Marino Pacileo, known as "Gorbaciof" due to the prominent birthmark on his forehead, is an accountant at Poggioreale Prison in Naples. Pacileo, silent and shy, has only one passion in life:... See full summary »
The story of a man who murdered thirty-two people, gained power, and then got afraid because too many people wanted to kill him. One August morning, he disappeared. For fifteen years, ... See full summary »
Francesco Di Leva
Ernesto Bolta is the accountant of LEDA, a big agribusiness. Its founder, Amanzio Rastelli, appointed several of his relations to managerial positions and the firm decided quite lightly to ... See full summary »
The debut feature by acclaimed Italian director Paolo Sorrentino (Il Divo) is a stylish and blackly comic look at the dark side of fame. Evocatively set during the eighties, the film charts... See full summary »
Palermo in the 1970s. The Ciraulos are modest scrap dealers whose uneventful lives are turned upside down the day their youngest daughter is accidentally killed by clumsy killers. Their ... See full summary »
Geremia, an aging tailor/money lender, is a repulsive, mean, stingy man who lives alone in his shabby house with his scornful, bedridden mother. He has a morbid, obsessive relationship with... See full summary »
A mosaic of several intertwined stories questioning the meaning of life, love and hope, set during the last six days in the life of Eluana Englaro, a young woman who spent 17 years in a vegetative state.
The body of young girl is found beside an alpine lake in northern Italy. Sanzio, a middle aged police officer, is in charge of investigation. He is almost at retirement age and has an ill wife who does not to recognize him. In this apparently quite town, Sanzio, pursued by his family troubles, will find more than just the truth. Written by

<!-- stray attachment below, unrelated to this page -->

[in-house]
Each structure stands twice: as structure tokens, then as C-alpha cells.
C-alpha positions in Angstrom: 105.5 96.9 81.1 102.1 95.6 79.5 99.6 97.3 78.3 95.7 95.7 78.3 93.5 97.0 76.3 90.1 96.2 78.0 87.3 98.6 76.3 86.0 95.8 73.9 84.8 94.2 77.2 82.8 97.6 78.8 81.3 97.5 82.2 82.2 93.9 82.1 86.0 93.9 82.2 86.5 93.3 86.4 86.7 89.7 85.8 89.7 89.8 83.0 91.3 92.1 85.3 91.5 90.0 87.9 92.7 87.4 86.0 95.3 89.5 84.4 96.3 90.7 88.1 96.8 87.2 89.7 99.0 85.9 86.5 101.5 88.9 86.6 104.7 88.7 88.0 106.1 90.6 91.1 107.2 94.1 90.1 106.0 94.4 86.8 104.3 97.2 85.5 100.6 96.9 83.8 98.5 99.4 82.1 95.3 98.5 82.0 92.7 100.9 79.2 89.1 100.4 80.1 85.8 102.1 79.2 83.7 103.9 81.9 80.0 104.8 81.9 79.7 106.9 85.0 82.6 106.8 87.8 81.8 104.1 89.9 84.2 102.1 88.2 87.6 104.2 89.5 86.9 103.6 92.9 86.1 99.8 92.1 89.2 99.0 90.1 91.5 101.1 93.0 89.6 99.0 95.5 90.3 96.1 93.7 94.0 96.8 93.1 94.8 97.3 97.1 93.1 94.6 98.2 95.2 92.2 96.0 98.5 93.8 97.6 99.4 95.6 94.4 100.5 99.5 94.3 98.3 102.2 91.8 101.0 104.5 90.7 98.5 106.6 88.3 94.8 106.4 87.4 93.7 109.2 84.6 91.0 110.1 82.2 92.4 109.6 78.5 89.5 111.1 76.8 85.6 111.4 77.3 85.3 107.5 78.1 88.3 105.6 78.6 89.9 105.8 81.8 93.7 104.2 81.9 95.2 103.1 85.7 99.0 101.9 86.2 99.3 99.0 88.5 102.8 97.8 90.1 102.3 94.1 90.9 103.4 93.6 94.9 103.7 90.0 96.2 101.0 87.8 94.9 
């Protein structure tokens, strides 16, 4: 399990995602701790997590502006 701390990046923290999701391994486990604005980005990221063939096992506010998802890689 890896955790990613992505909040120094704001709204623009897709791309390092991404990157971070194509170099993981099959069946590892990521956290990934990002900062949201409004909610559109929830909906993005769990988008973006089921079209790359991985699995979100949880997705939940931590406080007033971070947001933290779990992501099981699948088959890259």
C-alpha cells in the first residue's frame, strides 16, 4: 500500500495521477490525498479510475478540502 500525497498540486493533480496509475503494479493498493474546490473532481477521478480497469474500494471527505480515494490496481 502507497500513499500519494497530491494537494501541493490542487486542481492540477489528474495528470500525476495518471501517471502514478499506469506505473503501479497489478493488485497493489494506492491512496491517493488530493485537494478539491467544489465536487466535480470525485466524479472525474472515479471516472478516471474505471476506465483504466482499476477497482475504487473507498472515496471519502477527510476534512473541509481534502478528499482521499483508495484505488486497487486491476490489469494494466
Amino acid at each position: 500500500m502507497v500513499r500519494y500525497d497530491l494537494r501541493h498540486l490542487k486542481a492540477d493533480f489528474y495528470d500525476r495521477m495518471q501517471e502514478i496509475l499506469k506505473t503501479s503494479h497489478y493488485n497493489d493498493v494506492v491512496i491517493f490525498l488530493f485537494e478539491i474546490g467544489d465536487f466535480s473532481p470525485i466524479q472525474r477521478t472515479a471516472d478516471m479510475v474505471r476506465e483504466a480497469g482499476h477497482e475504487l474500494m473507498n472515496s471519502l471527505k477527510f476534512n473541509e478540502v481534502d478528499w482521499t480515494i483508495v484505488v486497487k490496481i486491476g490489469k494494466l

Many good points but a disappointing ending sinks this mystery
A beautiful victim in a beautiful setting starts us off on an interesting who-dun-it, with suspects emerging by the handful for our world-weary detective to evaluate. The characters are all pretty interesting, each with a believable idiosyncrasy and one or two with a plausible motive. Flashbacks to the pretty victim's life and digressions about the detective's own less- than-happy family serve to keep some tension going, too.
But the resolution is a disappointment, both in terms of who-dun-it and the manner in which the suspect is discovered. Endings are never more important than in mysteries a weak one makes us feel guilty for killing time. This "Girl" does just that.
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